- Ferry Folk – Liz Wewiora
Ferries of some description have shuffled passengers across the Mersey and back for over 800 years. They are a quietly integral part of Liverpool’s identity; a rare constant in a city characterised by renewal and change. THE PIER HEAD – TOM WOOD is the UK premiere of over 90 photographs taken in the 70s and 80s on the commute to Liverpool. Wood’s ability to capture fleeting moments of intimacy and variety in the everyday commute brings life to the Mersey Ferries and their community.
As a daily commuter on the Mersey Ferries, photographer Tom Wood had a wealth of different stories at his disposal. His fellow passengers were ordinary people going about their daily lives: workers in worn-out suits, mothers juggling children and moody teenagers smoking. Their busy, chaotic lives converge on the ferry like a perfect microcosm of Liverpool. Wood is interested in this moment, but his subjects are on pause, waiting to resume their day. His photography thus captures the essence of commuting, and he invites the audience to join him as an observer of everyday life.
Many of his subjects appear to be caught unaware, engrossed in conversation or smoking a cigarette. Others stare directly at the camera, offering Wood a glimpse of their personalities. Perhaps my favourite photographs are those of teenagers; he manages to capture their unapologetic attitude, that spunk and style of Liverpool’s youth. They wear baggy jumpsuits, vintage sportswear and leather tops; their faces suggest boredom and amusement all at once.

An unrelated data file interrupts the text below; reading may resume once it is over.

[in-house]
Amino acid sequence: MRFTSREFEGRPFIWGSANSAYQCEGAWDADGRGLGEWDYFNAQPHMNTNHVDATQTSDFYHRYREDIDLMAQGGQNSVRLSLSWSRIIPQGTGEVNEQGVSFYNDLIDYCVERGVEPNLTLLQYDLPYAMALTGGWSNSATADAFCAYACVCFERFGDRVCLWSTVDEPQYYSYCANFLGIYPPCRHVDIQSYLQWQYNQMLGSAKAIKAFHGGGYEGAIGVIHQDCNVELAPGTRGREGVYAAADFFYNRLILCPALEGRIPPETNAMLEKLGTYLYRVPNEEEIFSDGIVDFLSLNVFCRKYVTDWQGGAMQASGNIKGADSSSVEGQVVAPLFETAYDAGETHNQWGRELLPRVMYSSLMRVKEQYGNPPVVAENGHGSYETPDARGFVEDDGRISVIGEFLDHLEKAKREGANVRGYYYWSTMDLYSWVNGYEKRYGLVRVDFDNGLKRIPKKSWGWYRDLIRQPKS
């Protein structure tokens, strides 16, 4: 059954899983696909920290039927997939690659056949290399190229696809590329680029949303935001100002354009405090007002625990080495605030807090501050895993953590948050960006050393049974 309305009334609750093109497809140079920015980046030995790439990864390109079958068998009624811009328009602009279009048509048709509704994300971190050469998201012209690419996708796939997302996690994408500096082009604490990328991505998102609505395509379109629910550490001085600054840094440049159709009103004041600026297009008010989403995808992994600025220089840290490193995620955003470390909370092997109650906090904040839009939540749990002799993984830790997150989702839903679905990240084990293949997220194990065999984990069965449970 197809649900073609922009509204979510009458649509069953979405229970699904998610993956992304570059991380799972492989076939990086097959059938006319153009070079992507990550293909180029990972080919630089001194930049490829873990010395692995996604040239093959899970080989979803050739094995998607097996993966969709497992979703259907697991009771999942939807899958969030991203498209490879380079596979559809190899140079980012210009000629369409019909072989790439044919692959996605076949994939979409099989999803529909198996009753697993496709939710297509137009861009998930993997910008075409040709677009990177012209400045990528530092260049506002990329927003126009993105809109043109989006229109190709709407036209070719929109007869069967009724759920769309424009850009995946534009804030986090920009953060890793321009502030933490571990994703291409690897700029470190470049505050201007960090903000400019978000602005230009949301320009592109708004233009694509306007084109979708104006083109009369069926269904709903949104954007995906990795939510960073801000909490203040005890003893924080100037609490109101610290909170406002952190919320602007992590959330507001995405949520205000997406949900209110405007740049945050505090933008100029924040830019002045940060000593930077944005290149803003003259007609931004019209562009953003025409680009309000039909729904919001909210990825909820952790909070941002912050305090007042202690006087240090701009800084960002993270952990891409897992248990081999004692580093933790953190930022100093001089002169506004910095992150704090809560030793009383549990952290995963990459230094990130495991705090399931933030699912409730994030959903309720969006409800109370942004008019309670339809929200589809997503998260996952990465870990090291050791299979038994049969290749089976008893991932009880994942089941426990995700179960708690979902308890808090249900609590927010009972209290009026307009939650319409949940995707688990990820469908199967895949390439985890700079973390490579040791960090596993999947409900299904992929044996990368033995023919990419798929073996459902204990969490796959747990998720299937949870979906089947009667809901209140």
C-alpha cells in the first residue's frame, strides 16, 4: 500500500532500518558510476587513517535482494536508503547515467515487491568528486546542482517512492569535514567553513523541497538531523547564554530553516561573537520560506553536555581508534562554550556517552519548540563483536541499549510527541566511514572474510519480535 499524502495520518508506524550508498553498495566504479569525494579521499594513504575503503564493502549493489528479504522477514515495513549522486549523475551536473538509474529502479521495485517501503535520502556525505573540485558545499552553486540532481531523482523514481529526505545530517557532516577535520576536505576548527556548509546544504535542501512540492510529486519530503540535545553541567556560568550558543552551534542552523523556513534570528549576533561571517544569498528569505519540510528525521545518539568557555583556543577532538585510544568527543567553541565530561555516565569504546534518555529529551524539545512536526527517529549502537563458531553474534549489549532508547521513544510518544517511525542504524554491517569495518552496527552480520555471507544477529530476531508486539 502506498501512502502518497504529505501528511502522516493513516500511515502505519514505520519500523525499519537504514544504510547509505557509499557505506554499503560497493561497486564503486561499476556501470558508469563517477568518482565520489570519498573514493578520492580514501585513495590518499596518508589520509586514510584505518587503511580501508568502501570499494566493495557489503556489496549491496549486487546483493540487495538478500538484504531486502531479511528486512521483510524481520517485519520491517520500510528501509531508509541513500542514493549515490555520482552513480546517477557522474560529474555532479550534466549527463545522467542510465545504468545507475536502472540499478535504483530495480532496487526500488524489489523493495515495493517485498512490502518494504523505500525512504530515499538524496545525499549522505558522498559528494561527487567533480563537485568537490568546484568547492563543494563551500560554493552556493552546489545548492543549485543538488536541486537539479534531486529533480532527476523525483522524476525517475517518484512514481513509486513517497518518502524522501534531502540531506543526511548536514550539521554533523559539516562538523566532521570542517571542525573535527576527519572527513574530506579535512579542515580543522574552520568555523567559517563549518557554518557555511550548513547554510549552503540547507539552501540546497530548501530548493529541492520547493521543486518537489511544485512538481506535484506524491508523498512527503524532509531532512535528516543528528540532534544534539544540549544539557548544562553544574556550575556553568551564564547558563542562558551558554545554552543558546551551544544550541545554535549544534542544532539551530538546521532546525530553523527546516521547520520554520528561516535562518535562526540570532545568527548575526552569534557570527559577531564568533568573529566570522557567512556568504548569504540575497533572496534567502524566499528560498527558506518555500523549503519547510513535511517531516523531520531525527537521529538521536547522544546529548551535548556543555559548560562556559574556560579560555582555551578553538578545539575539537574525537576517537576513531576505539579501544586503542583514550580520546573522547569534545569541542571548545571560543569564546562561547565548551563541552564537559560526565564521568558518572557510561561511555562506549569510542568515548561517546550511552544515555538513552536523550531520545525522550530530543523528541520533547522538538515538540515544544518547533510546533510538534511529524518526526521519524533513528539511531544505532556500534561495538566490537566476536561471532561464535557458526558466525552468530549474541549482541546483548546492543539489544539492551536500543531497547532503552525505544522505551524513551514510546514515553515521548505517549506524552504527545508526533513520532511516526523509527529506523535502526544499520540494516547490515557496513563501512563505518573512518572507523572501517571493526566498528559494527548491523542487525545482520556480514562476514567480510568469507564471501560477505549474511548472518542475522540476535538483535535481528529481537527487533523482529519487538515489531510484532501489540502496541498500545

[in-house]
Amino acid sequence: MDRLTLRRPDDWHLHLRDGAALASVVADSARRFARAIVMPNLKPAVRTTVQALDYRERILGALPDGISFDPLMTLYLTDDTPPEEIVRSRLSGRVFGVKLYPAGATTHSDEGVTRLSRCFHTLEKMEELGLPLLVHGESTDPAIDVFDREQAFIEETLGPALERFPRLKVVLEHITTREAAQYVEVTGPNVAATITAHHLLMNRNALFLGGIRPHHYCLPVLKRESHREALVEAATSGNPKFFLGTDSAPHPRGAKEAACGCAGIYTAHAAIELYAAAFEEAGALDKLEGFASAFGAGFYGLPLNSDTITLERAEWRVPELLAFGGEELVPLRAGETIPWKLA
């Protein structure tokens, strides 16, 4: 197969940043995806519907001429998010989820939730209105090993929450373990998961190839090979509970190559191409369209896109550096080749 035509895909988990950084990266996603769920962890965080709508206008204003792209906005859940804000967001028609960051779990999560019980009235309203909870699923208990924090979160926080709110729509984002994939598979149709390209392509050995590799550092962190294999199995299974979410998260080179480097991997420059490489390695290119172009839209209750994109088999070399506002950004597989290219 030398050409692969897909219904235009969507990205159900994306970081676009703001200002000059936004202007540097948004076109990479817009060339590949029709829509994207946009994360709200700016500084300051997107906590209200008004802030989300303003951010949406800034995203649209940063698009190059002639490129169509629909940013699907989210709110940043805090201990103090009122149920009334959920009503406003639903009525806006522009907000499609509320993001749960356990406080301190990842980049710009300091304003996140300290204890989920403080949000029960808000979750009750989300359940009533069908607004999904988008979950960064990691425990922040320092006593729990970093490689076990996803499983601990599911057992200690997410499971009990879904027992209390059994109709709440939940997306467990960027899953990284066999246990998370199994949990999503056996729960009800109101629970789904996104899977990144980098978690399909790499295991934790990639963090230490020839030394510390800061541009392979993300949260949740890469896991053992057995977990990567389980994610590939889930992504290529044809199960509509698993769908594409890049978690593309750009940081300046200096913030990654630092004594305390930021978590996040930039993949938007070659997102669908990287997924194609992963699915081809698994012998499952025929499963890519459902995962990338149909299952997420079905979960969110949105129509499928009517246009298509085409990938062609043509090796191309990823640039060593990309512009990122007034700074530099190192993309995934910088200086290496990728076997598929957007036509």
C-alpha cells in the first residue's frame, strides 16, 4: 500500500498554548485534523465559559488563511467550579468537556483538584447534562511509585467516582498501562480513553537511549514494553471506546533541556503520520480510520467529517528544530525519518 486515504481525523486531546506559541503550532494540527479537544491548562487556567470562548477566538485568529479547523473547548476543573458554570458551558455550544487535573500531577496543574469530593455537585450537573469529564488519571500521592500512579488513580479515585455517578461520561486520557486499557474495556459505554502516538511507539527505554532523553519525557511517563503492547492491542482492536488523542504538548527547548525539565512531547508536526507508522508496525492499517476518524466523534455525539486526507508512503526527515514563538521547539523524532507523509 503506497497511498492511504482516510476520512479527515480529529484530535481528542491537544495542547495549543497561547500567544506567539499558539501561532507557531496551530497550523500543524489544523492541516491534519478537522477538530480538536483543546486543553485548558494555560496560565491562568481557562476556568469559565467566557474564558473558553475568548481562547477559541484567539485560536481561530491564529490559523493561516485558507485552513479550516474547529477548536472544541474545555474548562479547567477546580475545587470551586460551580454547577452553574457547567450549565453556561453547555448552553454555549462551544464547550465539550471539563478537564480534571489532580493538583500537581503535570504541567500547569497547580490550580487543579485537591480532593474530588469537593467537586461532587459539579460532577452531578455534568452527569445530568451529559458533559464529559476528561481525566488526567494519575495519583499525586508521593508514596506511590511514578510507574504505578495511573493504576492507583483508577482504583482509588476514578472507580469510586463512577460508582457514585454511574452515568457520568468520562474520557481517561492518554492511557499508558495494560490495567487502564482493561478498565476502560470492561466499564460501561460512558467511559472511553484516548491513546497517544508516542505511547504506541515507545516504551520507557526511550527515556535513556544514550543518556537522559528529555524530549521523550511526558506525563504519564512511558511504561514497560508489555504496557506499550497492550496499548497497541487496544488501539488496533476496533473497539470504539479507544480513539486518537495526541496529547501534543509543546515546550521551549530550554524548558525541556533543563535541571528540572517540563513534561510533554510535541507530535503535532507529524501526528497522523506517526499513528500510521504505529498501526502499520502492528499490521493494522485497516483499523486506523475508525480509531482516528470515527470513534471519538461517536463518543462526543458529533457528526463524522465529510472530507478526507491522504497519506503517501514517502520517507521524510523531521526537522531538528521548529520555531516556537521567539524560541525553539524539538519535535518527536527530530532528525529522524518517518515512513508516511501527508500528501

Running parallel to Tom Wood’s exhibition is FERRY FOLK by LIZ WEWIORA, which explores the relevance of the Mersey Ferries today. As the demand for travelling by boat has fallen, the ferries have become a tourist attraction as well as a commuter service. Wewiora’s work is collaborative, involving photographs and stories from those who still work for and use the ferries on a regular basis. Wood’s exhibition feels nostalgic, but Ferry Folk is hopeful that a new community now exists.
Wewiora has placed an interactive viewfinder in the Museum of Liverpool by the floor-length windows. As I flick through photos taken on board the ferries, I am aware of the Mersey stretching out in front and of the Pier Head itself. Her interactive project is simple but it joins Wood’s photography to tell a larger story: one that pays homage to Liverpool, its community and the river.
Wood’s links to Liverpool make this a particularly relevant exhibition. His work feels spontaneous, and it is no surprise to discover that he started this project almost by accident. These photographs have been chosen from over one thousand rolls of film, and I leave the exhibition wondering what other stories he has hidden away.